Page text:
Those who accuse the Government of lacking a sense of humour might usefully consider its record of ministerial appointments in the general area of farming and the environment. For the past five or so years, it has been as if those responsible for decisions that affect the countryside have, in a spirit of impishness, been chosen for the very metropolitan qualities most likely to antagonise those who live outside the greater London area.
The foot-and-mouth crisis was handled by Nick Brown, a man who wore the expression of one who had just caught his first whiff of a slurry pit. His replacement Margaret Beckett was said to be interested in rural matters on the basis that she occasionally went on holiday in a caravan, while her junior farming minister Ben Bradshaw wears the fastidious air of someone whose idea of a trip to the country would be a picnic in Richmond Park.
Elliot Morley, the only minister who showed the smallest sign of knowing something about farming, has just been sacked, and one of the new intake, Baroness Ashton was reported to have accepted a job in Defra but then changed her mind. Perhaps she had received her first invitation to a pig farm.
Judging by his debut appearance on Radio 4's Farming Today, the new Secretary of State for Environment, Food and Rural Affairs, David Miliband, is part of this great Labour tradition. Asked whether he knew anything about the countryside, Miliband replied: "I'm not going to say 'Look at me, look at how soily my shoes are'." Farmers simply needed to know that "here is someone we can do business with".
But the soiliness of Mr Miliband's shoes is not as irrelevant as he would have us believe. Town and country priorities are different. For ministers to apply the same linen-suited, blue-sky-thinking approach to rural matters as they do to other policies is not going to work. There is no great mystique to understanding the way of life in the country, but it helps to have someone at the ministry who is not alien to it.
Decisions facing Defra affect the country as a whole. Farm incomes are in free-fall - they fell 8.9 per cent in 2005 - and will be further reduced by smaller subsidies, rising energy costs and the ruthless negotiations of supermarket chains. The response from the Government has been to miss several agreed deadlines during the shambolic introduction of the single payment scheme.
Compared to other government departments, the ministry punches well below its weight, and yet it should have an important say in many of the great issues and challenges facing the Government - the housing crisis, airport expansion, global warming, decisions concerning energy, the collapse of the fishing industry, avian flu, supermarket power, the water shortage, the future of the landscape.
Away from the urban centres, there is a profound alienation from Westminster politics. People in the country believethe Government not only fails to understand their concerns but is not much bothered by the fact. Once there was a Minister for Agriculture. Now the job, accepted this week and then rejected, can be a minor addition to the portfolio of a politician who is responsible for something entirely different.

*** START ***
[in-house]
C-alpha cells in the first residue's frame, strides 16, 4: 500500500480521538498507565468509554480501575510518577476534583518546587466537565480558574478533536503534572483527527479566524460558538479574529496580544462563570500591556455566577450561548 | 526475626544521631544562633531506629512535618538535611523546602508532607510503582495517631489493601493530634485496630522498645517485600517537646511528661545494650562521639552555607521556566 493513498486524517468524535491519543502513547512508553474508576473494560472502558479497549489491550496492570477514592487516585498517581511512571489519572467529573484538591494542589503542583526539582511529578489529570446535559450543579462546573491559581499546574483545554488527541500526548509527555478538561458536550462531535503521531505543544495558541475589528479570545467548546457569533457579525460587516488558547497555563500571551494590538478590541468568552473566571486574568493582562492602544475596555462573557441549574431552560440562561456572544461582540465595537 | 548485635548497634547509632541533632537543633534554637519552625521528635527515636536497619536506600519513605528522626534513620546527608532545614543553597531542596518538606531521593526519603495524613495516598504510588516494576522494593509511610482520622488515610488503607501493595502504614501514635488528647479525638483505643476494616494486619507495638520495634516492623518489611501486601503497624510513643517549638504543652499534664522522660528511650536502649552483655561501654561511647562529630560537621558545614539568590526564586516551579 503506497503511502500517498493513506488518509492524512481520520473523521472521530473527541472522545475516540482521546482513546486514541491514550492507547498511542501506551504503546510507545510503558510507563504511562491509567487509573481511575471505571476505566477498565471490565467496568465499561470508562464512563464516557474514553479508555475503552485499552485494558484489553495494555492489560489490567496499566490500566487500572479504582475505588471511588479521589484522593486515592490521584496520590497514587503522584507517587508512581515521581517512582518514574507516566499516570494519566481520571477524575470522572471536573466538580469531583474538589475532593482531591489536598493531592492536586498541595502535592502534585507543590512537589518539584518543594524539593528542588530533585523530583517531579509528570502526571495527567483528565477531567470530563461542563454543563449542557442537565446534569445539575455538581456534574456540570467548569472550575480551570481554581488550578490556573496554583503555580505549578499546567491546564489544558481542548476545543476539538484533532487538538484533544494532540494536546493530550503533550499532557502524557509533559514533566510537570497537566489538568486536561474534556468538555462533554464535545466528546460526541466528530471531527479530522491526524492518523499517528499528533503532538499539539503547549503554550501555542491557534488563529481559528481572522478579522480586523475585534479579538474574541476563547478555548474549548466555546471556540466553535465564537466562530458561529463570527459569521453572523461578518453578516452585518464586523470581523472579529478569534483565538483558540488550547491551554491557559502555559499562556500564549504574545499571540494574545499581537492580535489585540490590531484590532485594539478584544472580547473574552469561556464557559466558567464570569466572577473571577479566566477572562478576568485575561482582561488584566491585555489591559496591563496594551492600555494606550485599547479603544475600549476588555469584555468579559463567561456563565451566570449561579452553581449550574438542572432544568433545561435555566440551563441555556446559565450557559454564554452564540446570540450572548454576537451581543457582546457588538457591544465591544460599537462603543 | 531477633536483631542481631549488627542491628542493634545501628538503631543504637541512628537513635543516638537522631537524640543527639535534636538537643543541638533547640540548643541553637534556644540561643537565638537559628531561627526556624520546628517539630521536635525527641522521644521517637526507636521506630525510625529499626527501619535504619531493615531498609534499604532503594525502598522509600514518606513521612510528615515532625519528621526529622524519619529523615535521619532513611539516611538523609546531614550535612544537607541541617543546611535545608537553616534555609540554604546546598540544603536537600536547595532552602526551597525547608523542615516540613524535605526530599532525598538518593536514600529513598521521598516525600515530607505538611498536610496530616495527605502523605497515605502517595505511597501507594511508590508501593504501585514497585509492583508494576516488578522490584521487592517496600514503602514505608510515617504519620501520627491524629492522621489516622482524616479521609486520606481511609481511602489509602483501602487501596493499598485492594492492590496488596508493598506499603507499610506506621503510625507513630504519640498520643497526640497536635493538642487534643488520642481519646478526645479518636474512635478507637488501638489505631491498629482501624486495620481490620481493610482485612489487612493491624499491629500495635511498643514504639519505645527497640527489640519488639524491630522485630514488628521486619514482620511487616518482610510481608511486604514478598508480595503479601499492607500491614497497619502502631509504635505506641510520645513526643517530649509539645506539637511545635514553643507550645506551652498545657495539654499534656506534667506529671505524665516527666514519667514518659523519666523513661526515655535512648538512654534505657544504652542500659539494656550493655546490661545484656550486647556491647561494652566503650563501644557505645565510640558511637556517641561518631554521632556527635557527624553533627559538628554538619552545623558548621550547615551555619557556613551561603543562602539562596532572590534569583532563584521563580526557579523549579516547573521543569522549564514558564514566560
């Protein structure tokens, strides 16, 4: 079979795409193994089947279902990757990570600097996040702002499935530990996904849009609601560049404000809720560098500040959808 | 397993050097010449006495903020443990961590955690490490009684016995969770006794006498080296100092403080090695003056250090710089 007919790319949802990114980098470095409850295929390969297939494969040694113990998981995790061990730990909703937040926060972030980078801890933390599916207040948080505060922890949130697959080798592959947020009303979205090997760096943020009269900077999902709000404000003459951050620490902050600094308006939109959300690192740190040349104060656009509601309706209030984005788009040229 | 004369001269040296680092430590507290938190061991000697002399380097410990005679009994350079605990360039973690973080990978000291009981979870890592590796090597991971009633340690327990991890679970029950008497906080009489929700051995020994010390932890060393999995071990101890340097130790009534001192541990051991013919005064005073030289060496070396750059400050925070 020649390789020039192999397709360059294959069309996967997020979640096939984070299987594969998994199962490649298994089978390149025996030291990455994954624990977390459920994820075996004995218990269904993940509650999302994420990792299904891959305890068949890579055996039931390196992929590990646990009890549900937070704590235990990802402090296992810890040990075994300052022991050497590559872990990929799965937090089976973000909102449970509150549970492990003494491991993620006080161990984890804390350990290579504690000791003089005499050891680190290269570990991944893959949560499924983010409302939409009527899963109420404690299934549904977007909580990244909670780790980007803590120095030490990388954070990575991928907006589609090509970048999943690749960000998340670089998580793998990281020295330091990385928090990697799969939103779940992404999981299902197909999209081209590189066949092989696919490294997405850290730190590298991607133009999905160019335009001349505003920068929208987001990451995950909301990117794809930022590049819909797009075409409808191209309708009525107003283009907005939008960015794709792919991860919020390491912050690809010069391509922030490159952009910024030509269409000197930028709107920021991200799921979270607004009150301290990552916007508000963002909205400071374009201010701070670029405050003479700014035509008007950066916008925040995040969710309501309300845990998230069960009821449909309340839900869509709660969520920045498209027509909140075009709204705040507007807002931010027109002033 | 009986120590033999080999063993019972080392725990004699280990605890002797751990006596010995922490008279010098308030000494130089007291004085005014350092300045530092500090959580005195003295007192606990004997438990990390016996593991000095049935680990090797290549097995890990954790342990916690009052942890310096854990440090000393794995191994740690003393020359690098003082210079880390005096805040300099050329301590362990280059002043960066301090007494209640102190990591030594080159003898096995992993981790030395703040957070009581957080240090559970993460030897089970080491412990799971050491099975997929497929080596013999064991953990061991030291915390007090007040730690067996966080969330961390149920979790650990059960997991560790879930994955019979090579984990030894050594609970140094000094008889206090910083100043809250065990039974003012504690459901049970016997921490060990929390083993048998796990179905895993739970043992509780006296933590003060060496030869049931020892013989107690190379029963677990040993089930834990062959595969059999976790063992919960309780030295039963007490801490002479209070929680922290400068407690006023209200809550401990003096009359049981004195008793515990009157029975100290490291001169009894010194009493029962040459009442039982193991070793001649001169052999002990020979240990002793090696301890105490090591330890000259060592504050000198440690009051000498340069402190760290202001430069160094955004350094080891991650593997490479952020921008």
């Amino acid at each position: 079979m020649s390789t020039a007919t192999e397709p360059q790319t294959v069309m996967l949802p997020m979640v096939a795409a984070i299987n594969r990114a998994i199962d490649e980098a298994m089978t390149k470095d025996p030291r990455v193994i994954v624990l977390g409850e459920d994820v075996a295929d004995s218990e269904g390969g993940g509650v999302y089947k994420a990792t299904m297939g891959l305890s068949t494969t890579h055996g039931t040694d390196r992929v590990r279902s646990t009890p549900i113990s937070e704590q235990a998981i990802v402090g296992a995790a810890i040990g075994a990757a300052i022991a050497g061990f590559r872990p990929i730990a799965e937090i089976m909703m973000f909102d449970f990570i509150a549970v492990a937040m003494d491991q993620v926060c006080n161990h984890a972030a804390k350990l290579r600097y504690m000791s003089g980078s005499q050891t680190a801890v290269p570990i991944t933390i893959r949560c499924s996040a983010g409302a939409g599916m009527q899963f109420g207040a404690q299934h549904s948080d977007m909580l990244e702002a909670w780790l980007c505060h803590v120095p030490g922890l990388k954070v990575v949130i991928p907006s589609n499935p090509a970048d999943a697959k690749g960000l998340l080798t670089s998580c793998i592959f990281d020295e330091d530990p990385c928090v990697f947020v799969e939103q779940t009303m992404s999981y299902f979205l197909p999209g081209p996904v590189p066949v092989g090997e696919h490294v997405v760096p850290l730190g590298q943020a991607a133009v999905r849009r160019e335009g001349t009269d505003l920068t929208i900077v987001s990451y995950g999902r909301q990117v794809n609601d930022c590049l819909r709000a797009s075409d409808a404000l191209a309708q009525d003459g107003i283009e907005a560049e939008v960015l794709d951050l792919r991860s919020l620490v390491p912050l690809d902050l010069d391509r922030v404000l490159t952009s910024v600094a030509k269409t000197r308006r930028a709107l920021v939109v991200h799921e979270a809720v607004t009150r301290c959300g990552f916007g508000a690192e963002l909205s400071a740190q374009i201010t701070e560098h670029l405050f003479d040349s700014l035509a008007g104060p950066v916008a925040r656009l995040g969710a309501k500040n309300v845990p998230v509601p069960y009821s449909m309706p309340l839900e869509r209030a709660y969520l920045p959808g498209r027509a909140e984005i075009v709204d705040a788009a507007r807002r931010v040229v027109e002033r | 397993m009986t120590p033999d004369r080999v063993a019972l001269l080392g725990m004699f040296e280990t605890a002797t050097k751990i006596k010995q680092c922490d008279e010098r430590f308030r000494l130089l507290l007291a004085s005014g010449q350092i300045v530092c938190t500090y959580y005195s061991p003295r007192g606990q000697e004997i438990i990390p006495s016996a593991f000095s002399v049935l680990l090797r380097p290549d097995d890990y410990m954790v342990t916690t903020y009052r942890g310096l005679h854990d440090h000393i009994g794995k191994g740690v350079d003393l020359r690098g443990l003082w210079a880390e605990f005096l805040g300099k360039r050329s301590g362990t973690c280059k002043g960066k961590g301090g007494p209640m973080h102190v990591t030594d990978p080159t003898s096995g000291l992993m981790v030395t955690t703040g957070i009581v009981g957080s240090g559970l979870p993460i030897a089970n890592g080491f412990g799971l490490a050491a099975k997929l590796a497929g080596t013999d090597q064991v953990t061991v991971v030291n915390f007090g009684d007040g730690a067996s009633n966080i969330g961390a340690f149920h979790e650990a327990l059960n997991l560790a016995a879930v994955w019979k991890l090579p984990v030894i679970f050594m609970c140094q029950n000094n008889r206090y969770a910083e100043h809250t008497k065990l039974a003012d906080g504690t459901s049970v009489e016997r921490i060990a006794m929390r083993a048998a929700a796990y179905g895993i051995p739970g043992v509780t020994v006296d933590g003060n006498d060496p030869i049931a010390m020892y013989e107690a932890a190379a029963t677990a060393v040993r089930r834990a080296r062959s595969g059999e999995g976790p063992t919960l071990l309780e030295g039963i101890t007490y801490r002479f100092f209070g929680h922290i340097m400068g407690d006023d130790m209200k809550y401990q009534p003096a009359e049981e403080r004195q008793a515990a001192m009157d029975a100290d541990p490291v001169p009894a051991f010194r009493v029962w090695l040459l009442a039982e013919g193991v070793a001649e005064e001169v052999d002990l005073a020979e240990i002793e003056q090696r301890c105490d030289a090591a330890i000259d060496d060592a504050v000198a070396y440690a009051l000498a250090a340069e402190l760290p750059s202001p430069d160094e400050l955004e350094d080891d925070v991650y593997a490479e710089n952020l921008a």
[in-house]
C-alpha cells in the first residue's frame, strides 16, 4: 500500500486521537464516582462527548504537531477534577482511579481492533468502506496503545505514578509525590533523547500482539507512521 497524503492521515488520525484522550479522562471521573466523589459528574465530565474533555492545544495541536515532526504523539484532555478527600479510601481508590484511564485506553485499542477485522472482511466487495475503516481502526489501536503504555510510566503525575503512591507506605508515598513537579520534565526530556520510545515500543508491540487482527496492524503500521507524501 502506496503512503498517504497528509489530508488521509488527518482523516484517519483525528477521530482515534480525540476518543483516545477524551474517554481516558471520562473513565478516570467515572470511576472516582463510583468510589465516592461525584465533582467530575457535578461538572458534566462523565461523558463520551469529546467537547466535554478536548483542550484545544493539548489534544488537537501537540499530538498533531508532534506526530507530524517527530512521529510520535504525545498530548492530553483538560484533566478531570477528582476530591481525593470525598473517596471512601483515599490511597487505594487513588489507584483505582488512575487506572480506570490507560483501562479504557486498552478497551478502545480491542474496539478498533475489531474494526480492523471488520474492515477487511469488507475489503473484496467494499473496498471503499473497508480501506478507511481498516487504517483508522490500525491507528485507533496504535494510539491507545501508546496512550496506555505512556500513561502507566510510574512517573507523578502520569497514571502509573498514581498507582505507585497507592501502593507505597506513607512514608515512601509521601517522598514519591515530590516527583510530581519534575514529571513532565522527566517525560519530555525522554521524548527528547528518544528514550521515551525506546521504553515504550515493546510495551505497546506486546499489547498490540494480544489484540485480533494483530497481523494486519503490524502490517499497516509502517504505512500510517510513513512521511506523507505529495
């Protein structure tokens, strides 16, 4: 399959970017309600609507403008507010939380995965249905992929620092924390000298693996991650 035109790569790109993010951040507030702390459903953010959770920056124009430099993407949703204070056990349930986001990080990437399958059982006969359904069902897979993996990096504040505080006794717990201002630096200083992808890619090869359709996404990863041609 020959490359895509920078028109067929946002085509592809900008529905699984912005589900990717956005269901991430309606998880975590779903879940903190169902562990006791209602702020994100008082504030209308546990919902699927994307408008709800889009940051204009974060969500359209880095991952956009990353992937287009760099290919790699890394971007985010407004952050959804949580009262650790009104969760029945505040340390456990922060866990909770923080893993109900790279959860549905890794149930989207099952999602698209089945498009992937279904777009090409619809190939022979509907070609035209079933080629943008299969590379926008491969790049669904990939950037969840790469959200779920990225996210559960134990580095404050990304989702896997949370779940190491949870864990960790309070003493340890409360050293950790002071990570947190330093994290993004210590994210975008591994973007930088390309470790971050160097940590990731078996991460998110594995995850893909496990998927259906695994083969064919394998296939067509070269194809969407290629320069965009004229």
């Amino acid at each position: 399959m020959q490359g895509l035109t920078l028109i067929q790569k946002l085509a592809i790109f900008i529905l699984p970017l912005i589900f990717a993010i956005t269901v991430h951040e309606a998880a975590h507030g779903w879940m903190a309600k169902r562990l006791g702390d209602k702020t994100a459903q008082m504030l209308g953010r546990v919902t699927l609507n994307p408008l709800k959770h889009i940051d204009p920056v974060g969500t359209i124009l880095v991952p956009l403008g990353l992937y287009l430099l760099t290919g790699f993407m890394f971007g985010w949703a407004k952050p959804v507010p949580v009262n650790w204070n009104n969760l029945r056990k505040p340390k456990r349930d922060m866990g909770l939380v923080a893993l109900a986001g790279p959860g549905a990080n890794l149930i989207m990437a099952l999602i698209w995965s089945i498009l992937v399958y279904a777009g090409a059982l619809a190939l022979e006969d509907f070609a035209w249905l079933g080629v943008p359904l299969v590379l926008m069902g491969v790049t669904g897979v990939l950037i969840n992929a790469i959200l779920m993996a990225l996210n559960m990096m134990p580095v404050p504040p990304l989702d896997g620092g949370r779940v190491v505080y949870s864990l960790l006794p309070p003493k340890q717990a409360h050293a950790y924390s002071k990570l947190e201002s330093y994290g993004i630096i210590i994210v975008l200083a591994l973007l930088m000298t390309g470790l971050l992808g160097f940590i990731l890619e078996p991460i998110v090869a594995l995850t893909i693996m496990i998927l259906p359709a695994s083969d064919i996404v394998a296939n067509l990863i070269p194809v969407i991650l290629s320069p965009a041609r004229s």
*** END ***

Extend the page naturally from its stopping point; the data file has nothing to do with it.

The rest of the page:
The sad absurdity of the situation causes no great surprise to those who have become inured to government by insult. Unless Miliband and his fellow town-dwelling ministers dare to get their shoes just a little bit soily, they will pay a heavy price at the next election.
Anyone for an absurd tax policy?
We are probably meant to feel patriotic and proud at the news that, after an orgy of generosity at Marlborough House in London, a thousand good-hearted folk broke the world record for money raised at a charity gala, donating £18m. Sting, Jemima Khan and Bob Geldof joined guests whose tickets had cost up to £10,000 each.
Movingly, someone paid £100,000 for the chance to play tennis with Sir Elton John, £340,000 was paid for a Damien Hirst; and 25 guests forked out £35,000 each to help Romanian orphans.
Yet, at a time when the NHS spirals downwards, one might equally reflect that the occasion tells us less about contemporary commitment to charity than the absurd generosity of the Government's tax policy towards the obscenely rich.
* Even in this golden age of parental paranoia, the actions of one concerned parent in West Sussex deserve a special mention. The infant school attended by the five-year-old daughter of Mrs Susan Barraclough has recently introduced the idea that children can massage each others' heads and shoulders to help them concentrate and relax. The technique, apparently, is used in around 100 schools.
The trouble is that children can be very tactile, Mrs Barraclough has said. "I'm concerned that they may use these skills inappropriately and get themselves into difficulty." She was offered the usual alternative - her daughter could massage a table - but preferred to withdraw her from school.
Massages, table-work for the anxious and, at the school gates, mummies fretting about whether children were using skills inappropriately: how confusing it must be to be five years old in 2006.Reuse content